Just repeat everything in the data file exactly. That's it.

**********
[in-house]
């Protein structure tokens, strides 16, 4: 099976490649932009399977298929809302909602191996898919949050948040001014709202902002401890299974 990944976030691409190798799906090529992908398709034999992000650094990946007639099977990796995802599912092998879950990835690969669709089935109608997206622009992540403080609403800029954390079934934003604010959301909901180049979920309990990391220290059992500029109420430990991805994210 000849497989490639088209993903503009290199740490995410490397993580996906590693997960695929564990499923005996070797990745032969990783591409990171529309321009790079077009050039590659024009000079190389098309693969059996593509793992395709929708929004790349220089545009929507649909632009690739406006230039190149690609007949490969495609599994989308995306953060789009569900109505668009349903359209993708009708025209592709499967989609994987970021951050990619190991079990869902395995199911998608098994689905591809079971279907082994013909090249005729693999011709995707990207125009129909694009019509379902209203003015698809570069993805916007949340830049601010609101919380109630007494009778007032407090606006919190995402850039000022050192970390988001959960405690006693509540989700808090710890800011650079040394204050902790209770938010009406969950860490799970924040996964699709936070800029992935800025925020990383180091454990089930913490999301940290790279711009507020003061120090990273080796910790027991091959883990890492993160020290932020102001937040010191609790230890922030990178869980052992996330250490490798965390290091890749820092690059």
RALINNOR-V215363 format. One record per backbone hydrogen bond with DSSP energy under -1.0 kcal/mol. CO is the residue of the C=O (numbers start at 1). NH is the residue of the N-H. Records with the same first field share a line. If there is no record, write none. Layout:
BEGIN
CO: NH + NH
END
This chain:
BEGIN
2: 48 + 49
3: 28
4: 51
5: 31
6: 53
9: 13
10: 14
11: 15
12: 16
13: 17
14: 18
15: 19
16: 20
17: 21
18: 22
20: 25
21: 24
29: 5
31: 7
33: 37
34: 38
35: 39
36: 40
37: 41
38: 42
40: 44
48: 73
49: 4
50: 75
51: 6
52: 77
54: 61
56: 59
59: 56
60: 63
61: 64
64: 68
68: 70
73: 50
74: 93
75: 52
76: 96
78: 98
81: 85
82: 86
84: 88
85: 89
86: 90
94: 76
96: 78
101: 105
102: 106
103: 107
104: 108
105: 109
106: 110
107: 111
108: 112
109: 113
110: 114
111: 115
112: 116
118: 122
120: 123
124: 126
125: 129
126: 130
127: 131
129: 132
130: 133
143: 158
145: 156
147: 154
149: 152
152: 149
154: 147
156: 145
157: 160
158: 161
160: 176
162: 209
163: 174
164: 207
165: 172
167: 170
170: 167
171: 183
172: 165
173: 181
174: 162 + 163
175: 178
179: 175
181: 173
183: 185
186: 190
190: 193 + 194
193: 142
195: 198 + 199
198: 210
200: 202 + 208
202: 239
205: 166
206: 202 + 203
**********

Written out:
[in-house]
């Protein structure tokens, strides 16, 4: 099976490649932009399977298929809302909602191996898919949050948040001014709202902002401890299974 990944976030691409190798799906090529992908398709034999992000650094990946007639099977990796995802599912092998879950990835690969669709089935109608997206622009992540403080609403800029954390079934934003604010959301909901180049979920309990990391220290059992500029109420430990991805994210 000849497989490639088209993903503009290199740490995410490397993580996906590693997960695929564990499923005996070797990745032969990783591409990171529309321009790079077009050039590659024009000079190389098309693969059996593509793992395709929708929004790349220089545009929507649909632009690739406006230039190149690609007949490969495609599994989308995306953060789009569900109505668009349903359209993708009708025209592709499967989609994987970021951050990619190991079990869902395995199911998608098994689905591809079971279907082994013909090249005729693999011709995707990207125009129909694009019509379902209203003015698809570069993805916007949340830049601010609101919380109630007494009778007032407090606006919190995402850039000022050192970390988001959960405690006693509540989700808090710890800011650079040394204050902790209770938010009406969950860490799970924040996964699709936070800029992935800025925020990383180091454990089930913490999301940290790279711009507020003061120090990273080796910790027991091959883990890492993160020290932020102001937040010191609790230890922030990178869980052992996330250490490798965390290091890749820092690059």
RALINNOR-V215363 format. One record per backbone hydrogen bond with DSSP energy under -1.0 kcal/mol. CO is the residue of the C=O (numbers start at 1). NH is the residue of the N-H. Records with the same first field share a line. If there is no record, write none. Layout:
BEGIN
CO: NH + NH
END
This chain:
BEGIN
2: 48 + 49
3: 28
4: 51
5: 31
6: 53
9: 13
10: 14
11: 15
12: 16
13: 17
14: 18
15: 19
16: 20
17: 21
18: 22
20: 25
21: 24
29: 5
31: 7
33: 37
34: 38
35: 39
36: 40
37: 41
38: 42
40: 44
48: 73
49: 4
50: 75
51: 6
52: 77
54: 61
56: 59
59: 56
60: 63
61: 64
64: 68
68: 70
73: 50
74: 93
75: 52
76: 96
78: 98
81: 85
82: 86
84: 88
85: 89
86: 90
94: 76
96: 78
101: 105
102: 106
103: 107
104: 108
105: 109
106: 110
107: 111
108: 112
109: 113
110: 114
111: 115
112: 116
118: 122
120: 123
124: 126
125: 129
126: 130
127: 131
129: 132
130: 133
143: 158
145: 156
147: 154
149: 152
152: 149
154: 147
156: 145
157: 160
158: 161
160: 176
162: 209
163: 174
164: 207
165: 172
167: 170
170: 167
171: 183
172: 165
173: 181
174: 162 + 163
175: 178
179: 175
181: 173
183: 185
186: 190
190: 193 + 194
193: 142
195: 198 + 199
198: 210
200: 202 + 208
202: 239
205: 166
206: 202 + 203